Lotus has confirmed a new architecture is in development for incoming lifestyle models, starting with an electric SUV
Lotus has dropped the first teaser of its first ever SUV, the model it and its parent company Geely are hoping will provide a solid backbone of financial security after an investment period initiated after it joined the group in 2017.
The new model, referred to as the Type 132 for now, will join the Emira sports car and Evjia electric hypercar when it’s revealed next year as part of a wider roadmap revealed by Lotus, itself being one of four new architectures currently in development that will underpin a rapid growth into multiple new segments.
The Type 132’s new architecture will form the foundation of a whole range of new lifestyle models, designed specifically to support electric powertrains and the batteries that supply them. This has been confirmed with Lotus’s announcement that the new Emira sports car, formerly known as Type 131, will be the last ICE model the brand produces before adopting total electrification.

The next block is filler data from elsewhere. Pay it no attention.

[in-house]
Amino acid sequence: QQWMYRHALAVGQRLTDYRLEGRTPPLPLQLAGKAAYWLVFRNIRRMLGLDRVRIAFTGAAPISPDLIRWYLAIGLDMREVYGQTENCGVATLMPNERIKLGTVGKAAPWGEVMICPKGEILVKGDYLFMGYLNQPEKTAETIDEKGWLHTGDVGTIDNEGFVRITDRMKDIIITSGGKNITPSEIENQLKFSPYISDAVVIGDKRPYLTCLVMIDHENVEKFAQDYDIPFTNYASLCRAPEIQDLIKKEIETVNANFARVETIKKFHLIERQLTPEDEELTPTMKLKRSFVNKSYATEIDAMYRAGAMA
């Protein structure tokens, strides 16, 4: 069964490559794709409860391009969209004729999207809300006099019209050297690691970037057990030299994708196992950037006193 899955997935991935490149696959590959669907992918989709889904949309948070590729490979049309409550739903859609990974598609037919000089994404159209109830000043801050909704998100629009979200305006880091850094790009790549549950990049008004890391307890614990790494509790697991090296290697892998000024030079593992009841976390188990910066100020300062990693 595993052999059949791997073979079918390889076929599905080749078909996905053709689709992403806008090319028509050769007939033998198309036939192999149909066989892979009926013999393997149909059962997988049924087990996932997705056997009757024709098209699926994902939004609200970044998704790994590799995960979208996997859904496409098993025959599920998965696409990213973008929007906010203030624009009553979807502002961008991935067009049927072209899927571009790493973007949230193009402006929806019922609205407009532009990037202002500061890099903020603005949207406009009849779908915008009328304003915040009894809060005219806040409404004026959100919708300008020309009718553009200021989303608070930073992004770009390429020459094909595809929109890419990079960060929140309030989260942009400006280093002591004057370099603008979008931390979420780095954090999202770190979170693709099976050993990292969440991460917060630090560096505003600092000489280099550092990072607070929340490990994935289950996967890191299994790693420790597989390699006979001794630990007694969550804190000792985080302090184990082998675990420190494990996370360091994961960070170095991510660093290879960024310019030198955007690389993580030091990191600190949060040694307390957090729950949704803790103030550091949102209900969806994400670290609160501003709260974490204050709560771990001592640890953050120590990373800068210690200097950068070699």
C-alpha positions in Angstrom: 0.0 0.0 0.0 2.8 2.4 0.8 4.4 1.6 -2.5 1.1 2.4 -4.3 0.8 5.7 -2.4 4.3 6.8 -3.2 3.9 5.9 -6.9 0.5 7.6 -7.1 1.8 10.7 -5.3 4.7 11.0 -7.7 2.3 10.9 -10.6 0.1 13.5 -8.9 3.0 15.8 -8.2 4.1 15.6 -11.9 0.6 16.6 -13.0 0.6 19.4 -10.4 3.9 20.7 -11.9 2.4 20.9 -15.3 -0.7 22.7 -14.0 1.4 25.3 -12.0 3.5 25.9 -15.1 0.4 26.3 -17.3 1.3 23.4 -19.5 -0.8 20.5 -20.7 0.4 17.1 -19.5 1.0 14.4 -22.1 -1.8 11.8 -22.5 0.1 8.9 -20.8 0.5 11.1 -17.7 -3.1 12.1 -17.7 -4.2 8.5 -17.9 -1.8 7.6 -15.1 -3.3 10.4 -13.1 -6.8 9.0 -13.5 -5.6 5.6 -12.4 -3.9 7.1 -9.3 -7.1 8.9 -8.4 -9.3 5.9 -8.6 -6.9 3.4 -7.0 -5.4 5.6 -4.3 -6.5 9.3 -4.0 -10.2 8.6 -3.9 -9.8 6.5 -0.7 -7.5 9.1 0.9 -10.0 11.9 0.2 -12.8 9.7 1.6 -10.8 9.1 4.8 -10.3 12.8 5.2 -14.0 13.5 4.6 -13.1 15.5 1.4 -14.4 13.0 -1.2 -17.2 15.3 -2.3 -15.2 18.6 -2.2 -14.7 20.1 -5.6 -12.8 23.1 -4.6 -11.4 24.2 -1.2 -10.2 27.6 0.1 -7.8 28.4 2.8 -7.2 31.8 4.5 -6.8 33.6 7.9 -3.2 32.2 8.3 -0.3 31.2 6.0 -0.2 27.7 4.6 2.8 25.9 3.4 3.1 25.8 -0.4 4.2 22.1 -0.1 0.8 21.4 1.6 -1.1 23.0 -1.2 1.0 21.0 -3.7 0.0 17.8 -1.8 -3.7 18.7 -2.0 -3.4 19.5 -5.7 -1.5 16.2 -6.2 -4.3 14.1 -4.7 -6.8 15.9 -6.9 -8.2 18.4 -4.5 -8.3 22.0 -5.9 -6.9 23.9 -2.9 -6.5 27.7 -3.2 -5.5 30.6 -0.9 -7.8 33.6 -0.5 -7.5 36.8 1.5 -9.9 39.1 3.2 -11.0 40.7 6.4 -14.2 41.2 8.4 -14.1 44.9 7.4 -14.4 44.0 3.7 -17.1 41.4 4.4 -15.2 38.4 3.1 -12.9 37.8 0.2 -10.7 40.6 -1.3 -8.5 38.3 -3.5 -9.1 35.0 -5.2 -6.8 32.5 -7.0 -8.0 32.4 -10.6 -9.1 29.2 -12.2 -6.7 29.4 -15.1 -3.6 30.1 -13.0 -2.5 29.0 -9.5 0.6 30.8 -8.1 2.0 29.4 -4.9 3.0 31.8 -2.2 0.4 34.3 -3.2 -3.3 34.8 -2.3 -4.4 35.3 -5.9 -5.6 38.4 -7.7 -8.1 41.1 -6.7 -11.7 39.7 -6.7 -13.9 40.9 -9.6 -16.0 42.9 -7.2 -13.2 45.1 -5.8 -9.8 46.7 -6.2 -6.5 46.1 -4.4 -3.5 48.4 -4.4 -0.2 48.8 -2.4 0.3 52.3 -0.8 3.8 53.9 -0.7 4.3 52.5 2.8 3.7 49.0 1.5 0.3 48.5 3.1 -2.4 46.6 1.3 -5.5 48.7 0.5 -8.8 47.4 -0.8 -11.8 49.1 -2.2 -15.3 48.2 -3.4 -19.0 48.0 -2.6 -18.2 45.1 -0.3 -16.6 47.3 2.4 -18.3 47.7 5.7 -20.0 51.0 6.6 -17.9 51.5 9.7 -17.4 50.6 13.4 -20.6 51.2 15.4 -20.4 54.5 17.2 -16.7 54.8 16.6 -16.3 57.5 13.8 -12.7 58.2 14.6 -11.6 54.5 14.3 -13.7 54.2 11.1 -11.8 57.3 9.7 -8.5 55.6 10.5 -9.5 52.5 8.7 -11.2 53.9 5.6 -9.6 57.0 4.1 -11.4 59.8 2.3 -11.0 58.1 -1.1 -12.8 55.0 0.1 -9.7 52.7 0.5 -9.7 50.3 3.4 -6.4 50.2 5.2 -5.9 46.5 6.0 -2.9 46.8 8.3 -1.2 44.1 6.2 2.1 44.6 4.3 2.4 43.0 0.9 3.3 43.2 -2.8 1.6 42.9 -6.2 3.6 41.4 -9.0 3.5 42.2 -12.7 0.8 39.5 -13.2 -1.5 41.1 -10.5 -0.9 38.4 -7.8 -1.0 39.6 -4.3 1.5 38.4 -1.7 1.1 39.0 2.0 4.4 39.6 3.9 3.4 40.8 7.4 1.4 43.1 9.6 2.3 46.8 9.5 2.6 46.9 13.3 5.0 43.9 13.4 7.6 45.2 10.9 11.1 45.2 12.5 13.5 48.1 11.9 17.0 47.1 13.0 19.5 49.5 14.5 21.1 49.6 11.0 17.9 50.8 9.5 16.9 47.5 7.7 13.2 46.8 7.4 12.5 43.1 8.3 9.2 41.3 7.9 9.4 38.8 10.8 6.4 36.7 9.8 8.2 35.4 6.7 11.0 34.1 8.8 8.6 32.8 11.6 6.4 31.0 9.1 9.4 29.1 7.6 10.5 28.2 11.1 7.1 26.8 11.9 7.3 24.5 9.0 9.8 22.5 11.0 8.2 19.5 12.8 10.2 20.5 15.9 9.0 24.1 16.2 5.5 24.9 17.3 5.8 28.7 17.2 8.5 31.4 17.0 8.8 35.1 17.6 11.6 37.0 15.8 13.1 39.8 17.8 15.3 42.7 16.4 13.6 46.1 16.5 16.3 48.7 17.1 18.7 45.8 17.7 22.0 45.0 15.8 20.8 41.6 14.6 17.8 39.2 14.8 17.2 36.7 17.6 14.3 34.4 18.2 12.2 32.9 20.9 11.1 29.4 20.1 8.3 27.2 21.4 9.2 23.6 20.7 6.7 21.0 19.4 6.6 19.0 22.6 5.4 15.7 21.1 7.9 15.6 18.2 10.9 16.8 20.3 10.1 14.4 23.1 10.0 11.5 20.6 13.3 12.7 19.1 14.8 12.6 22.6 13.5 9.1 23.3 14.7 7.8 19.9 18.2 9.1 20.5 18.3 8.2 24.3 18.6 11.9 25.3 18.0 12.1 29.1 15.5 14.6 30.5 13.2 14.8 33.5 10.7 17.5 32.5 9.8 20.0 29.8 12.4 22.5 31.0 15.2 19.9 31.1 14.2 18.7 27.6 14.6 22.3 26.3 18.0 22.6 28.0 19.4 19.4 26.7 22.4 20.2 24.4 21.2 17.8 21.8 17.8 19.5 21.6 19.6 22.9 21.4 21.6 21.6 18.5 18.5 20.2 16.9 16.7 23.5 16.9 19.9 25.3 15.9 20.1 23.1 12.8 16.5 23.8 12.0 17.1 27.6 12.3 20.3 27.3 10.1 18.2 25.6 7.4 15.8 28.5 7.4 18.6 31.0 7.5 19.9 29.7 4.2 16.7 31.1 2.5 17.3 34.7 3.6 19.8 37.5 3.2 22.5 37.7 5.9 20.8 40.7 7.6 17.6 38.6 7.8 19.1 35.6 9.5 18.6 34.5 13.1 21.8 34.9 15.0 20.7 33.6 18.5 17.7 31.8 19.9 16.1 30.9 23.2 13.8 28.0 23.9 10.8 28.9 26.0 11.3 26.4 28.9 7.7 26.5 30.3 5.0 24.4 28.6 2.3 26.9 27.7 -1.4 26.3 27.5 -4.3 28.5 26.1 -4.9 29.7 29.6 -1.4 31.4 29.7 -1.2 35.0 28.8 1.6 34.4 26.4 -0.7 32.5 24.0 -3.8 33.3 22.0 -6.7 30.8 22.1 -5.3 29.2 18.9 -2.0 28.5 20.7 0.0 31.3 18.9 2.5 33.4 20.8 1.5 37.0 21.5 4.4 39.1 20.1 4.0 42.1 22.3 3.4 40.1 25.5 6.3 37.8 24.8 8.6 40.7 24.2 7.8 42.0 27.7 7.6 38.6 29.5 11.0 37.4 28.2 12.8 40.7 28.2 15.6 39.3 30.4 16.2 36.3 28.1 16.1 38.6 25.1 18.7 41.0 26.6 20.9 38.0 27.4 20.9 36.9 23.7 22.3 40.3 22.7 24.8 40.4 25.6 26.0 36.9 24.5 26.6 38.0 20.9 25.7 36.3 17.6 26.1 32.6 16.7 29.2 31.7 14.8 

The new electric SUV, as well as a spread of other new models, are on course to be in the range by 2028, starting with the Type 132 sometime next year. Yet while Lotus is leading development of this new model, the platform will likely be connected to other projects happening elsewhere within the Geely conglomerate in which Lotus is now a part of.
With Volvo/Polestar in the process of developing its own bespoke electric product lines, it stands to reason that the two interconnected Swedish outposts of the Geely brand will join forces with Lotus, in at least some capacity, to develop these new platforms. With Polestar’s head start in the EV marketplace, combined with Lotus chassis expertise and Volvo’s sterling reputation for safety and build quality, Geely’s collective European footprint has a formidable stance in competition to its key rivals.
So with a product plan that has a keen eye on looking ahead, plus an investment stream to be able to fund the development of these new models in place, the future of Lotus looks to be to be more resilient than it has been for a generation.
This article originally appeared at evo.co.uk
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